Recently a fire disrupted normally peaceful living at an assisted-living complex in Savannah. At around 12:15 a.m. on Feb. 25. a fire ripped through The Woods of Savannah Apartments off Hodgson and Memorial Drive. This fire injured one elderly person, fatally injured another, and forced the frantic evacuation and rescue of several more during the incident. Additionally, five firefighters and six police officers were injured during the blaze. The preliminary investigation led fire ...
The holidays are upon us and many people will be traveling to visit friends and family over the next few weeks.
Before I had a child, there were a few things I noticed parents doing that really annoyed me, and I swore I would never do those things if and when I became a mother. For the most part, I've been diligent about sticking to my guns.
Homecomings are the stuff of sweet dreams and dessert for breakfast - so perfect and delicious, but often followed by either a rude awakening or a few extra pounds. As a military family member who has experienced distances because of deployment and training, I can tell you it doesn't necessarily get any easier. The families who recently have or are welcoming home loved ones this week have a few battles ahead as they work together to find a new family life balance.
Editor, Remember the great Henry Ford City controversy? A brainchild of former mayor Richard Davis and some others, a major effort was launched to brand many aspects of the Richmond Hill as a "Henry Ford City." Signs proclaiming this appeared and a host of other publicity measures supported the drive, a stated purpose of which was to bring hoards of Ford-worshipping, free-spending visitors to the fair city.
While campaigning for his health care law - and in the years since its passage - President Obama repeatedly assured the American people that, "if you like your health-care plan, you'll be able to keep your health care plan."
Last week, family and friends gathered in the small town of Chattahoochee Hills, south of Atlanta, to celebrate a life well-lived.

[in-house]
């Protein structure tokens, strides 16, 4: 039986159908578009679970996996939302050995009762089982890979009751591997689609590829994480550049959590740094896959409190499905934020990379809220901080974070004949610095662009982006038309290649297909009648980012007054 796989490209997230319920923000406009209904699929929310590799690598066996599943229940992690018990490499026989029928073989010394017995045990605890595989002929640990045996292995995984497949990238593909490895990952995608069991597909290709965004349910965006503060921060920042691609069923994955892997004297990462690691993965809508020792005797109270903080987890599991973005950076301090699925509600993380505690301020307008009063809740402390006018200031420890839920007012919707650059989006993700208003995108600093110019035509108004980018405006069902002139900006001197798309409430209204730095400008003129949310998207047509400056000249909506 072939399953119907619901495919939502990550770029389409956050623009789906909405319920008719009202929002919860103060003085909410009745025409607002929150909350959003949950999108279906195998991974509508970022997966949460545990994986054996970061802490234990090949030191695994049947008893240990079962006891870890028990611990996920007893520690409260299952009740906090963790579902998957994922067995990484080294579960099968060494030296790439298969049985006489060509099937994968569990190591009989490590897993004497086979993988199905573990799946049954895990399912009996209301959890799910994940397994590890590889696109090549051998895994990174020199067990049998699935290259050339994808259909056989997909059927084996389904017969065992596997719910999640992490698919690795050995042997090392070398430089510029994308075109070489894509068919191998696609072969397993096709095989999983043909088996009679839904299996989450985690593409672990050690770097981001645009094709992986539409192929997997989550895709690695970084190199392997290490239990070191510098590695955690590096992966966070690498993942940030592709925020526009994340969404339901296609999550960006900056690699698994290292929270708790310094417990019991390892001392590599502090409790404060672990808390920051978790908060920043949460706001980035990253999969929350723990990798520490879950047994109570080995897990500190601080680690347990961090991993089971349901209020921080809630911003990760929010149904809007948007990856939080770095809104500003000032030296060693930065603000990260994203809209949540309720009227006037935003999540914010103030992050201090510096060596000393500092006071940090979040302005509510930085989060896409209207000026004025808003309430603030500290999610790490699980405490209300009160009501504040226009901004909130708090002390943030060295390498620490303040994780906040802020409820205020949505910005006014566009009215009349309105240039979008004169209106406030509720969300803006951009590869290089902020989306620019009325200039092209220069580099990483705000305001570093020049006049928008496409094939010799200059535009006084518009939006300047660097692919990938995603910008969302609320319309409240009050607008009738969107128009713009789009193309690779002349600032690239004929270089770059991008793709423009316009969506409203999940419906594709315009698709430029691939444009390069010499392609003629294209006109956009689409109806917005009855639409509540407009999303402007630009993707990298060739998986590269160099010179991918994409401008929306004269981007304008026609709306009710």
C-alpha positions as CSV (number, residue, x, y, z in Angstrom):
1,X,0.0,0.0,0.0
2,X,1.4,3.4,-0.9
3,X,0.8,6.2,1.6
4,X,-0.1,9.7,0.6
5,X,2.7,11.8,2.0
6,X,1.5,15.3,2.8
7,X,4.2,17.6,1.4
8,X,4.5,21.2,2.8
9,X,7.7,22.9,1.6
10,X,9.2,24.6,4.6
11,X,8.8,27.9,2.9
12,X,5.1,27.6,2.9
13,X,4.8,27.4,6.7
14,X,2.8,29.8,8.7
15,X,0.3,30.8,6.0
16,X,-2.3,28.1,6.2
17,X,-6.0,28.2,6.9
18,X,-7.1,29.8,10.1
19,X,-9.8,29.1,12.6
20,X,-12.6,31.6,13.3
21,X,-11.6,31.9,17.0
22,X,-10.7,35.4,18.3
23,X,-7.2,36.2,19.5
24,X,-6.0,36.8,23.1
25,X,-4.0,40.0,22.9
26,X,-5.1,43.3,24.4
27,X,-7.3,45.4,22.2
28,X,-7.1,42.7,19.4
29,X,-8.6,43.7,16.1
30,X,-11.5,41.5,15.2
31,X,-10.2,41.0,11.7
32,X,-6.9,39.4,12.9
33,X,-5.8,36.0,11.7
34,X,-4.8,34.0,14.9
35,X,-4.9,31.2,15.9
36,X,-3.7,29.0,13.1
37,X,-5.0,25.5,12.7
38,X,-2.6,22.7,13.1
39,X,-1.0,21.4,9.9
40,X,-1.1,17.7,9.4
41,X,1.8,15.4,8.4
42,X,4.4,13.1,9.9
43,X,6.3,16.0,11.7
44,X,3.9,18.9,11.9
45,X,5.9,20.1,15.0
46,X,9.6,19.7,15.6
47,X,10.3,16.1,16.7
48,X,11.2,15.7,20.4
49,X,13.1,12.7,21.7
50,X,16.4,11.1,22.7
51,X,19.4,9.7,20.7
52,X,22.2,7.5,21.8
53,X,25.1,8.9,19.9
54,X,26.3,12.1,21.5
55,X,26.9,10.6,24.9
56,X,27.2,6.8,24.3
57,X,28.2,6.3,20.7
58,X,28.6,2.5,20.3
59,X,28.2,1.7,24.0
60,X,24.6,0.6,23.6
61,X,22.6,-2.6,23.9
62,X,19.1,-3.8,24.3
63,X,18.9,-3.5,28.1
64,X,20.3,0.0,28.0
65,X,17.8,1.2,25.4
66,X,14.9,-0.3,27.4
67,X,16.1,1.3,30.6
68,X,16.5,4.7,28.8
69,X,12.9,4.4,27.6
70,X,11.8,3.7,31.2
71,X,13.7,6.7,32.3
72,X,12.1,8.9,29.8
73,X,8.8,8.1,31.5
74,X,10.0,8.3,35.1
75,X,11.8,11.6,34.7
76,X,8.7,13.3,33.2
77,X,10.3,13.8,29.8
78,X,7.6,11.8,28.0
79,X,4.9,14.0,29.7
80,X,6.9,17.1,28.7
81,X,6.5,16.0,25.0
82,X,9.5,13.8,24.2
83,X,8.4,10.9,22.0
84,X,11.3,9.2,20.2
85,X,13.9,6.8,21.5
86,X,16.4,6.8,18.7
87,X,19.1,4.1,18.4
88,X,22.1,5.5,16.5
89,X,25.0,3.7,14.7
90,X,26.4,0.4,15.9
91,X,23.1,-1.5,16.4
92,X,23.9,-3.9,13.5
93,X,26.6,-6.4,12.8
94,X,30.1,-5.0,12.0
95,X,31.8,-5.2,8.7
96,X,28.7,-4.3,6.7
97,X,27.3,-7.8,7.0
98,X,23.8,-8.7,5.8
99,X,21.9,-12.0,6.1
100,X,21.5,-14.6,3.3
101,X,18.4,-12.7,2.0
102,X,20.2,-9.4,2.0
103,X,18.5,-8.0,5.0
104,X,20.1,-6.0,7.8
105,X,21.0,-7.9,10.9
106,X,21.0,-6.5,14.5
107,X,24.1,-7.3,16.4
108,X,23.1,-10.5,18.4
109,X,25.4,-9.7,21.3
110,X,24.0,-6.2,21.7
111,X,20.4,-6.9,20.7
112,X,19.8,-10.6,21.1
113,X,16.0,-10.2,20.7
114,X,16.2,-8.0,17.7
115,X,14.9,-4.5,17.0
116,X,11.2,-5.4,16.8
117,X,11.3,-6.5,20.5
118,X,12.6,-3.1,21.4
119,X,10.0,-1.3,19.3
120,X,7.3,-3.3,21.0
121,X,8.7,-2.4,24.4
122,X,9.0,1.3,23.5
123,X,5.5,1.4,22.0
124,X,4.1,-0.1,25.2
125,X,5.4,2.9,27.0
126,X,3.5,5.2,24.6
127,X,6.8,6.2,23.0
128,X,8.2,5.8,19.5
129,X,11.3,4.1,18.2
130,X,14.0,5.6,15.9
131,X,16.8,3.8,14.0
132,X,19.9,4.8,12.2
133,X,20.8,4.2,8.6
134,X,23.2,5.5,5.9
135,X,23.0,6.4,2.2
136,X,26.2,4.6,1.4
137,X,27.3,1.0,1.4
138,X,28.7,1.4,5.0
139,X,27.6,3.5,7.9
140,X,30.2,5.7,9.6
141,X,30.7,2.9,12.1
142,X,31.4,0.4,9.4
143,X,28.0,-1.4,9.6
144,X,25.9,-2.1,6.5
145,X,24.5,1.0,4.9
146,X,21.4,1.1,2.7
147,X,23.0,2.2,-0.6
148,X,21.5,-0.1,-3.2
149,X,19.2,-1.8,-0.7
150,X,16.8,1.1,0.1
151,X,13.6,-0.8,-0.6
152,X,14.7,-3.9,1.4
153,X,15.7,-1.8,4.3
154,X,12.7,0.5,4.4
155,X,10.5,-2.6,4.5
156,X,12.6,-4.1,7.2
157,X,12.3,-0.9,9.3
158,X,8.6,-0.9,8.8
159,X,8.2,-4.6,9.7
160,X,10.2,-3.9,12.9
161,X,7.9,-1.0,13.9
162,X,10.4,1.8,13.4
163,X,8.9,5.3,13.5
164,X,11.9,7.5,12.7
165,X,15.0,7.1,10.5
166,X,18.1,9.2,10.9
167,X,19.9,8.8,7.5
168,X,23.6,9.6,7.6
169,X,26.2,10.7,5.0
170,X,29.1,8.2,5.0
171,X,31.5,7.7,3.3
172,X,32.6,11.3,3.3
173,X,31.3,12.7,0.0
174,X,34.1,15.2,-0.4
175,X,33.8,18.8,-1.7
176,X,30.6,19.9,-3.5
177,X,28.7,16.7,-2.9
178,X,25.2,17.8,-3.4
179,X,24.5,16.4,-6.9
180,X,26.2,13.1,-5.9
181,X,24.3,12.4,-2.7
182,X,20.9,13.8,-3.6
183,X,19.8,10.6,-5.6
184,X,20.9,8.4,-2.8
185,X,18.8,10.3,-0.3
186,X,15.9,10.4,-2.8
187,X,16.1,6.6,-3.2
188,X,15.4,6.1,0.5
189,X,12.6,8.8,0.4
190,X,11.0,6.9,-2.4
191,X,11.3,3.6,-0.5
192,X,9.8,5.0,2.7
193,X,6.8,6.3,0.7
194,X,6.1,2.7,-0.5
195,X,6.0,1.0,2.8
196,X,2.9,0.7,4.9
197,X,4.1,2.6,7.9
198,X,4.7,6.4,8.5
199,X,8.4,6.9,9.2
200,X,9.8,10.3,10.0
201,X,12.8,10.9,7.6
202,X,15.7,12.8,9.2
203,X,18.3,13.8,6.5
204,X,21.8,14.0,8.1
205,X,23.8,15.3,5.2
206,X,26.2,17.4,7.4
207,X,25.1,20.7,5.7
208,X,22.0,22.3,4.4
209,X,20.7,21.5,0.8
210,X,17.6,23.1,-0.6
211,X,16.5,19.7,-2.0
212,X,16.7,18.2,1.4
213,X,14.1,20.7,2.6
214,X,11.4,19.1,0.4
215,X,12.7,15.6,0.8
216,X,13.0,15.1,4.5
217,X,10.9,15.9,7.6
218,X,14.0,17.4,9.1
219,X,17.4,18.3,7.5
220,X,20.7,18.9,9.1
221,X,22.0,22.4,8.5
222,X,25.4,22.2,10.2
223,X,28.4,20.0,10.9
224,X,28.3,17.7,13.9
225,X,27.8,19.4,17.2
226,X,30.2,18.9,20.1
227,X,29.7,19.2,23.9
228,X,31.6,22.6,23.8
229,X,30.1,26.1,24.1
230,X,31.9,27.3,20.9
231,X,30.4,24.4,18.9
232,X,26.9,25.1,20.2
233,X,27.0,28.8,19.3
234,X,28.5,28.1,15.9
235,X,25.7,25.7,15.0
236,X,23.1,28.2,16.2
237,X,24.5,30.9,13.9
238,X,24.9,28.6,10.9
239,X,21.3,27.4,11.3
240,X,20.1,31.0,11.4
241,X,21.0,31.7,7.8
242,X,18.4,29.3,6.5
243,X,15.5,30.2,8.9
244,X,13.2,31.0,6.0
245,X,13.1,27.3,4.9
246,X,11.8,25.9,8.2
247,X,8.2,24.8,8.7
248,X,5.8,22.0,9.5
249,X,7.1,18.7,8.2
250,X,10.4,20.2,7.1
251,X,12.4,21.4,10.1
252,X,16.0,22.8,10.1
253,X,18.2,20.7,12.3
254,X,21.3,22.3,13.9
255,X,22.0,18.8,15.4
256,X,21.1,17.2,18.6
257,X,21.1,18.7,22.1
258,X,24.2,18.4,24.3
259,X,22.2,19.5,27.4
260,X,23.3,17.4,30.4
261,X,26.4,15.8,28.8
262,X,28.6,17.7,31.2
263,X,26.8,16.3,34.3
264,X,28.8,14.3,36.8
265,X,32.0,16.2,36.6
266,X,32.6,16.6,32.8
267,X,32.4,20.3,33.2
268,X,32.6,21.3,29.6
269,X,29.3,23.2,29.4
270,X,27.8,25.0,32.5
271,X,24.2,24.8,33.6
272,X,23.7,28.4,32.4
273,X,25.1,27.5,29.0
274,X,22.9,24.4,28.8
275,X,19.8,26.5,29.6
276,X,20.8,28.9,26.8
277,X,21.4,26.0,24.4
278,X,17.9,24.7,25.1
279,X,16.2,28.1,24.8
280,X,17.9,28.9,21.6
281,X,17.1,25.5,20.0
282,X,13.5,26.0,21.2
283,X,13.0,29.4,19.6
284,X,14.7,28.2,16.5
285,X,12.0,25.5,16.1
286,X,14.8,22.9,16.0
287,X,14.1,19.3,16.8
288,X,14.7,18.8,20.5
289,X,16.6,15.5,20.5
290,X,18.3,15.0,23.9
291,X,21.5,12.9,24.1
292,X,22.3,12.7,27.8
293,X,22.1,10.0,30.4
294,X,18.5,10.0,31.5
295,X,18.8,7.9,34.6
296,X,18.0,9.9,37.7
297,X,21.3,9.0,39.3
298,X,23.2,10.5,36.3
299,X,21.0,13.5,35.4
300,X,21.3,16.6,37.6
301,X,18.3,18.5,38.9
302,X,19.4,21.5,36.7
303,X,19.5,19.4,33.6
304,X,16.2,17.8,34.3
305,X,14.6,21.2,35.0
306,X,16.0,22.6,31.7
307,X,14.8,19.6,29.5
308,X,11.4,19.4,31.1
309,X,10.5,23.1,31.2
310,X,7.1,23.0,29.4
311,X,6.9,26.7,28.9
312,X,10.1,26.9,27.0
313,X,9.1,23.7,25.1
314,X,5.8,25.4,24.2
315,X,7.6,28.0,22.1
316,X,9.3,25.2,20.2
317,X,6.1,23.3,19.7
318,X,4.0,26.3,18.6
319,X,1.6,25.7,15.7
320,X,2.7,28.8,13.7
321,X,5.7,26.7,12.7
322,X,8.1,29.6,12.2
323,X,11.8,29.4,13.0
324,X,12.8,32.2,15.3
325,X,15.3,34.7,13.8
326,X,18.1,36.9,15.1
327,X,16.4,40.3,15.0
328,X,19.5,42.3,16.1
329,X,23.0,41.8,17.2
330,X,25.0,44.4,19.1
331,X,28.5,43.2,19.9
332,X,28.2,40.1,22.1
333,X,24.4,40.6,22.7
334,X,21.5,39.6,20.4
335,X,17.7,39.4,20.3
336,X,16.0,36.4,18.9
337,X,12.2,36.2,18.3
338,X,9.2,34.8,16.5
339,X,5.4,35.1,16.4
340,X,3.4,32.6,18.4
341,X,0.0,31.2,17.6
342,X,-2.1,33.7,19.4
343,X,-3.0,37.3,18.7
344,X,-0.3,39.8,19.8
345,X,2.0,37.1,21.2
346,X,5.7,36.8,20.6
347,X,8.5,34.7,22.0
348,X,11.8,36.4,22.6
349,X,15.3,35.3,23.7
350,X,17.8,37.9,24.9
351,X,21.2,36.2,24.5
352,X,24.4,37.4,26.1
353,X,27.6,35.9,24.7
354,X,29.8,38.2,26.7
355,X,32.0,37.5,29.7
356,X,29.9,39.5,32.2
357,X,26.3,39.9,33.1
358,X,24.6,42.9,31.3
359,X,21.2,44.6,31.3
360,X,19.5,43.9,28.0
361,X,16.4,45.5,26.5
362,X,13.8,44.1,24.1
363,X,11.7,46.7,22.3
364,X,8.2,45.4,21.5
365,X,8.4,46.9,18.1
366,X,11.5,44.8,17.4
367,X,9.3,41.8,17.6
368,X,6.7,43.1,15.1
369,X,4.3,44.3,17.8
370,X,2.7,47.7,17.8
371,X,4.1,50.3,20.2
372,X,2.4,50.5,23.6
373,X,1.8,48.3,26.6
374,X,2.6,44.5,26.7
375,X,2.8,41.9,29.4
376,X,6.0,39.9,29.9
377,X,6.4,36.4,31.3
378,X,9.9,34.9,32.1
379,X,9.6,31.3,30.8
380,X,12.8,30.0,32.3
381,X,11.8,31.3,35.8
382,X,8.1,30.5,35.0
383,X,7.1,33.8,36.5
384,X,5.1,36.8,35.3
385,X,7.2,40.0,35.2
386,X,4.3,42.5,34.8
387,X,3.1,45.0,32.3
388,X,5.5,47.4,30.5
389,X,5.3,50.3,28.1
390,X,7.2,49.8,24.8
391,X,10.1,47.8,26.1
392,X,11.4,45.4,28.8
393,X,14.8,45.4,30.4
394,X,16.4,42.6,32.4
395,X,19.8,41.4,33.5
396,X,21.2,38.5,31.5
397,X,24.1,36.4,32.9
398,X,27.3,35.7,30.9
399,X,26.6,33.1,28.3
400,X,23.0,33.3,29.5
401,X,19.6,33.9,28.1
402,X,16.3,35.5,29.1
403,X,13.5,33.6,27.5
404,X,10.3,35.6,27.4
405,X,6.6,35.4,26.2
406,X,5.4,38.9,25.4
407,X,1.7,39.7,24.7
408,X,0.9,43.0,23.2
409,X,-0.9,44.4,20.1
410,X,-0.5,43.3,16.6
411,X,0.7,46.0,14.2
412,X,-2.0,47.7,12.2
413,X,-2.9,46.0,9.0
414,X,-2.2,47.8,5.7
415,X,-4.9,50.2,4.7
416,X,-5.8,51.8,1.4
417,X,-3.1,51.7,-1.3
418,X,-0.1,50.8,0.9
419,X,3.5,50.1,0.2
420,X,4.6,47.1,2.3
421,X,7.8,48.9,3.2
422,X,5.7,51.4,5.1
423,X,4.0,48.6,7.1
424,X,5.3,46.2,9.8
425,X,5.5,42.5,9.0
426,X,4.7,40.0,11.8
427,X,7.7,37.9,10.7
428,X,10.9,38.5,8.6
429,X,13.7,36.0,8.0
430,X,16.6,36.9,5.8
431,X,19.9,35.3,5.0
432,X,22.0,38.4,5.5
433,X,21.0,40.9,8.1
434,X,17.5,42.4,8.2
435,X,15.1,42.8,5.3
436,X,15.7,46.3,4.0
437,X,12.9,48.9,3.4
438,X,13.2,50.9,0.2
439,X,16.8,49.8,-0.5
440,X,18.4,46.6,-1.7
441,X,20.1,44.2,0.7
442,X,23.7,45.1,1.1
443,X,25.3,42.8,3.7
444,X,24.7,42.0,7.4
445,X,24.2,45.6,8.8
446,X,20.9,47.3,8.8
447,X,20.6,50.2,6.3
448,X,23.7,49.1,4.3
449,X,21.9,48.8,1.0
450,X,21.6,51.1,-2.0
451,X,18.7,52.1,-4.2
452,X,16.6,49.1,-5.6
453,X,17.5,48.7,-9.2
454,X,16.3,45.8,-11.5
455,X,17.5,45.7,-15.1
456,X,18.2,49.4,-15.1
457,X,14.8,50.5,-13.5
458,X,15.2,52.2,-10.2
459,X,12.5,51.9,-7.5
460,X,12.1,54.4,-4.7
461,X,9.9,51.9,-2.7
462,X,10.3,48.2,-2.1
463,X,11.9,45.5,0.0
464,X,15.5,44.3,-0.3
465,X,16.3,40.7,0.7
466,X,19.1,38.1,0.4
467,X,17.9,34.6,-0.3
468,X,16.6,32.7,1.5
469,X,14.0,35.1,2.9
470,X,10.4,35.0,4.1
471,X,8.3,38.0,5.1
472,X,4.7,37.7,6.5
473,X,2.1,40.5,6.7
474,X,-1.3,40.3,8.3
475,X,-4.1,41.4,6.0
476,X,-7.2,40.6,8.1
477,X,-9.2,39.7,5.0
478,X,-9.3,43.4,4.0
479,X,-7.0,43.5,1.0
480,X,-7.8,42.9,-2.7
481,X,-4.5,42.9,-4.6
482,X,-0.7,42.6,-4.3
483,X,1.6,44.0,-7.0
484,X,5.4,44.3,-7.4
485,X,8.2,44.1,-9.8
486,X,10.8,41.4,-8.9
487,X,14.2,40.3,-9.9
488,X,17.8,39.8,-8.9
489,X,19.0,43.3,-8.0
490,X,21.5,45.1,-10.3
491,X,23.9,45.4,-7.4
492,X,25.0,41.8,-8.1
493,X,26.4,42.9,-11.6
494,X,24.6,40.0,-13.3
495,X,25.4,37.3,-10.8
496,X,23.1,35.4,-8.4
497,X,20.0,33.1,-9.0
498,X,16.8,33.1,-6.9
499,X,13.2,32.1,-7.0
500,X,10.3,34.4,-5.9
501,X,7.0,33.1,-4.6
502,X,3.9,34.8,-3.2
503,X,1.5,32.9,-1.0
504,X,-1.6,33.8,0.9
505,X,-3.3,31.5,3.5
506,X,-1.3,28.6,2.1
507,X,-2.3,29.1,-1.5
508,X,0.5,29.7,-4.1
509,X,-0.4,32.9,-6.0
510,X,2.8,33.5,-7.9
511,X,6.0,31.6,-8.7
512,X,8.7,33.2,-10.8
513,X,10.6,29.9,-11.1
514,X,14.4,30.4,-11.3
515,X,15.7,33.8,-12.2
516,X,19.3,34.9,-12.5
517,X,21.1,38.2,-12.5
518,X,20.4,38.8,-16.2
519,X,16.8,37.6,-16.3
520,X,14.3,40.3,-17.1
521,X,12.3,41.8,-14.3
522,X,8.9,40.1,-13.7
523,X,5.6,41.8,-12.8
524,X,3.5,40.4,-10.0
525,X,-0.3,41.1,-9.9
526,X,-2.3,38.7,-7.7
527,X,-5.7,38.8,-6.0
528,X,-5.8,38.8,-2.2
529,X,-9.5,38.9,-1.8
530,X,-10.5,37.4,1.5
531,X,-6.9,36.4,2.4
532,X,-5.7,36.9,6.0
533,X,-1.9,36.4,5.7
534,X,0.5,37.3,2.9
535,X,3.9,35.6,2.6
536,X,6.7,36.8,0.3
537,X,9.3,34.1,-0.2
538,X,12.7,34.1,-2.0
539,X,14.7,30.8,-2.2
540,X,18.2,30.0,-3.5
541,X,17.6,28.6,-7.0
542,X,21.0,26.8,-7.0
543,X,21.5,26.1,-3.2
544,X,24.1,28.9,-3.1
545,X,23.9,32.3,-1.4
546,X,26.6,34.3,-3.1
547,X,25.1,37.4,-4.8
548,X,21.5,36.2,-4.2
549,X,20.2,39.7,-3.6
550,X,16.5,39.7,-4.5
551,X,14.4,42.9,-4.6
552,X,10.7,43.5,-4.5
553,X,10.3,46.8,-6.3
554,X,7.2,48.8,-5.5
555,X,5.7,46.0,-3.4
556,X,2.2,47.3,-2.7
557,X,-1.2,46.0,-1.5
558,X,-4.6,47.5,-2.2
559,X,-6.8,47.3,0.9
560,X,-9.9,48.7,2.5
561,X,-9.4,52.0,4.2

Welcome to the first of many military life columns. Whether it is among civilian friends or military colleagues, military life presents its own unique challenges and opportunities. Your neighbors, children's friends and strangers in the grocery store all have been affected in different ways by the military. In our community especially, we live, work and play next to military families without realizing it.
Around the corner, out in the country where we live, is a hardware store owned by a guy I have known since the day I was born. Our bassinets were next to each other in the hospital nursery.
The Internet is bad for me. I'm an obsessive worrier, and I've only gotten worse since the advent of search engines. I often think that if someone got a hold of my web-search queries, I'd end up an international laughing stock. Among the best last week: "Can you become addicted to nasal spray?" "Affects of eating slightly brown guacamole," "Can Tums cause kidney stones?" and "My cat ate cellophane."
I attended two wonderful Veterans Day celebrations this week. One was hosted by the city of Richmond Hill, and the other was at my church. Both provided wonderful tributes to, and recognition of, our service men and women who have fought so gallantly to keep our country the greatest place on Earth.
We did it for four years while I was a member of the planning and zoning board of the city of Pooler. We did it for 11 years while I was serving as either Pooler mayor pro tem or mayor. And we've done it for the past nine years while I've served in the state Legislature.
Welcome to the first of many military-life columns. Whether it is among civilian friends or military colleagues, military life presents its own unique challenges and opportunities. Your neighbors, children's friends and strangers in the grocery store all have been affected in different ways by the military. In our community especially, we live, work and play next to military families without realizing it.
Each Nov. 11, America takes time to honor and remember those who have put their lives on the line in the defense of this great nation.
Dear Dr. Morehead:
It happened in Memphis. A lot of history and interesting things occur in that magical city that sits grandly on the Mississippi River. Elvis held court there, the blues grew up there, and barbecue is queen. Elvis, of course, is still king.